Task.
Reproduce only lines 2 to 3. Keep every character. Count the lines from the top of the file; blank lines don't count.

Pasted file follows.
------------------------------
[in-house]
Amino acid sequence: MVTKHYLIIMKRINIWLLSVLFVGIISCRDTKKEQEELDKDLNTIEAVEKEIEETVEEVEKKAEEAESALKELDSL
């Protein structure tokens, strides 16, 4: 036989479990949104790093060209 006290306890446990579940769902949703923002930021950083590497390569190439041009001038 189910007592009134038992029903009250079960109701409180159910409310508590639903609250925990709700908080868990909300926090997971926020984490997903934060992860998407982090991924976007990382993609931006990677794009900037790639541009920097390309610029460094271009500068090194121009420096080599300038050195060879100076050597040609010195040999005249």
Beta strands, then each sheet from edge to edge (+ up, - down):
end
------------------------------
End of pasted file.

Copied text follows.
Amino acid sequence: MVTKHYLIIMKRINIWLLSVLFVGIISCRDTKKEQEELDKDLNTIEAVEKEIEETVEEVEKKAEEAESALKELDSL
């Protein structure tokens, strides 16, 4: 036989479990949104790093060209 006290306890446990579940769902949703923002930021950083590497390569190439041009001038 189910007592009134038992029903009250079960109701409180159910409310508590639903609250925990709700908080868990909300926090997971926020984490997903934060992860998407982090991924976007990382993609931006990677794009900037790639541009920097390309610029460094271009500068090194121009420096080599300038050195060879100076050597040609010195040999005249």